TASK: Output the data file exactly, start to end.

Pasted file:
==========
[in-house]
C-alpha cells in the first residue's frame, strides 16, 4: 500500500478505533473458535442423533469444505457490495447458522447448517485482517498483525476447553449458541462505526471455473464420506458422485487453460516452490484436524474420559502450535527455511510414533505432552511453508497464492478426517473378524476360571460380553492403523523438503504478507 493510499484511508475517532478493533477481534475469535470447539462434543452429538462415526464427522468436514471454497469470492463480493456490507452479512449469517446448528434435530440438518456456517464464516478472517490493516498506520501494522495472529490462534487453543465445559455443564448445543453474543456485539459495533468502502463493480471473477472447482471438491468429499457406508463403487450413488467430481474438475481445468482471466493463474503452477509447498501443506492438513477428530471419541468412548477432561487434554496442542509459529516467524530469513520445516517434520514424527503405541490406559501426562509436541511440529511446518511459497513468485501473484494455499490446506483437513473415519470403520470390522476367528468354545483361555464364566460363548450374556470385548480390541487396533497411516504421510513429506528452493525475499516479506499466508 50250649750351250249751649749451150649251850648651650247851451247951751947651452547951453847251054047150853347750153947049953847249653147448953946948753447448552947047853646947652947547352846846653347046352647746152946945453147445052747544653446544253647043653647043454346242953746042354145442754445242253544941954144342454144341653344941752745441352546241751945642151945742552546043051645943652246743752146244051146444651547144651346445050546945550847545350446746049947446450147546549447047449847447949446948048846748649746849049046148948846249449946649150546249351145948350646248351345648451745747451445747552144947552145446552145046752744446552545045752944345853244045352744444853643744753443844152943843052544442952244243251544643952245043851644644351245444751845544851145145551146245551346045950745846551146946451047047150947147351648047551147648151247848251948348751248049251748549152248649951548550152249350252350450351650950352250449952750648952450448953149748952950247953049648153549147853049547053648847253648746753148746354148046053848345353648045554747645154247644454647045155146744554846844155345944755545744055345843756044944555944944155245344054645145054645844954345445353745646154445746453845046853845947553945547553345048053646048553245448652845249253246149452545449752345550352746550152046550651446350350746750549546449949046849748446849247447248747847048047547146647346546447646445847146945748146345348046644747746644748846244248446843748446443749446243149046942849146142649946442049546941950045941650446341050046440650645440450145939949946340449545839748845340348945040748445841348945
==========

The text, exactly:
[in-house]
C-alpha cells in the first residue's frame, strides 16, 4: 500500500478505533473458535442423533469444505457490495447458522447448517485482517498483525476447553449458541462505526471455473464420506458422485487453460516452490484436524474420559502450535527455511510414533505432552511453508497464492478426517473378524476360571460380553492403523523438503504478507 493510499484511508475517532478493533477481534475469535470447539462434543452429538462415526464427522468436514471454497469470492463480493456490507452479512449469517446448528434435530440438518456456517464464516478472517490493516498506520501494522495472529490462534487453543465445559455443564448445543453474543456485539459495533468502502463493480471473477472447482471438491468429499457406508463403487450413488467430481474438475481445468482471466493463474503452477509447498501443506492438513477428530471419541468412548477432561487434554496442542509459529516467524530469513520445516517434520514424527503405541490406559501426562509436541511440529511446518511459497513468485501473484494455499490446506483437513473415519470403520470390522476367528468354545483361555464364566460363548450374556470385548480390541487396533497411516504421510513429506528452493525475499516479506499466508 50250649750351250249751649749451150649251850648651650247851451247951751947651452547951453847251054047150853347750153947049953847249653147448953946948753447448552947047853646947652947547352846846653347046352647746152946945453147445052747544653446544253647043653647043454346242953746042354145442754445242253544941954144342454144341653344941752745441352546241751945642151945742552546043051645943652246743752146244051146444651547144651346445050546945550847545350446746049947446450147546549447047449847447949446948048846748649746849049046148948846249449946649150546249351145948350646248351345648451745747451445747552144947552145446552145046752744446552545045752944345853244045352744444853643744753443844152943843052544442952244243251544643952245043851644644351245444751845544851145145551146245551346045950745846551146946451047047150947147351648047551147648151247848251948348751248049251748549152248649951548550152249350252350450351650950352250449952750648952450448953149748952950247953049648153549147853049547053648847253648746753148746354148046053848345353648045554747645154247644454647045155146744554846844155345944755545744055345843756044944555944944155245344054645145054645844954345445353745646154445746453845046853845947553945547553345048053646048553245448652845249253246149452545449752345550352746550152046550651446350350746750549546449949046849748446849247447248747847048047547146647346546447646445847146945748146345348046644747746644748846244248446843748446443749446243149046942849146142649946442049546941950045941650446341050046440650645440450145939949946340449545839748845340348945040748445841348945